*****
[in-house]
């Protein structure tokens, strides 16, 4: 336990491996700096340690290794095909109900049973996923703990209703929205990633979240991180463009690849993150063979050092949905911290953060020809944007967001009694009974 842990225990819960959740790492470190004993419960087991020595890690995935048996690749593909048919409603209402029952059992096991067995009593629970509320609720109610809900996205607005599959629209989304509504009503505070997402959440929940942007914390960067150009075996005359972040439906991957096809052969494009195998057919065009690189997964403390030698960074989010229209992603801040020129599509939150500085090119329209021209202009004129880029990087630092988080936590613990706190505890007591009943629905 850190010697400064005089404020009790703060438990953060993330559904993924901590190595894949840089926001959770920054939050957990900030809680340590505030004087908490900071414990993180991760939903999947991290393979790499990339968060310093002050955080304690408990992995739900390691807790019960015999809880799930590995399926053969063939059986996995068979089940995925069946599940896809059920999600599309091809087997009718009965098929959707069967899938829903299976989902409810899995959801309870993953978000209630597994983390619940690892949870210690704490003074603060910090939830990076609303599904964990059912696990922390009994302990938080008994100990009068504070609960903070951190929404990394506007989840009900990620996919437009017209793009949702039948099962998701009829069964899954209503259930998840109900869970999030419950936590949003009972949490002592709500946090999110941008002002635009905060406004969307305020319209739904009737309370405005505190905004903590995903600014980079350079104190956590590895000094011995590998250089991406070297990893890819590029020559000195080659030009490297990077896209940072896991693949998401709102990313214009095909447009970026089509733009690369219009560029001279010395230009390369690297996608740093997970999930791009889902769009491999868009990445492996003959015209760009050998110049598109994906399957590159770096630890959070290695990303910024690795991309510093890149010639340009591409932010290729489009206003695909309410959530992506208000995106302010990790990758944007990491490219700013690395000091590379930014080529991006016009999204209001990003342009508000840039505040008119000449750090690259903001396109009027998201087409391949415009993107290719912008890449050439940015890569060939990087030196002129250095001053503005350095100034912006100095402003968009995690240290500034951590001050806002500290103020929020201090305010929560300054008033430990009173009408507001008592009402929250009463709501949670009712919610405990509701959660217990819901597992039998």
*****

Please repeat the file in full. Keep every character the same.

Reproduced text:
[in-house]
């Protein structure tokens, strides 16, 4: 336990491996700096340690290794095909109900049973996923703990209703929205990633979240991180463009690849993150063979050092949905911290953060020809944007967001009694009974 842990225990819960959740790492470190004993419960087991020595890690995935048996690749593909048919409603209402029952059992096991067995009593629970509320609720109610809900996205607005599959629209989304509504009503505070997402959440929940942007914390960067150009075996005359972040439906991957096809052969494009195998057919065009690189997964403390030698960074989010229209992603801040020129599509939150500085090119329209021209202009004129880029990087630092988080936590613990706190505890007591009943629905 850190010697400064005089404020009790703060438990953060993330559904993924901590190595894949840089926001959770920054939050957990900030809680340590505030004087908490900071414990993180991760939903999947991290393979790499990339968060310093002050955080304690408990992995739900390691807790019960015999809880799930590995399926053969063939059986996995068979089940995925069946599940896809059920999600599309091809087997009718009965098929959707069967899938829903299976989902409810899995959801309870993953978000209630597994983390619940690892949870210690704490003074603060910090939830990076609303599904964990059912696990922390009994302990938080008994100990009068504070609960903070951190929404990394506007989840009900990620996919437009017209793009949702039948099962998701009829069964899954209503259930998840109900869970999030419950936590949003009972949490002592709500946090999110941008002002635009905060406004969307305020319209739904009737309370405005505190905004903590995903600014980079350079104190956590590895000094011995590998250089991406070297990893890819590029020559000195080659030009490297990077896209940072896991693949998401709102990313214009095909447009970026089509733009690369219009560029001279010395230009390369690297996608740093997970999930791009889902769009491999868009990445492996003959015209760009050998110049598109994906399957590159770096630890959070290695990303910024690795991309510093890149010639340009591409932010290729489009206003695909309410959530992506208000995106302010990790990758944007990491490219700013690395000091590379930014080529991006016009999204209001990003342009508000840039505040008119000449750090690259903001396109009027998201087409391949415009993107290719912008890449050439940015890569060939990087030196002129250095001053503005350095100034912006100095402003968009995690240290500034951590001050806002500290103020929020201090305010929560300054008033430990009173009408507001008592009402929250009463709501949670009712919610405990509701959660217990819901597992039998």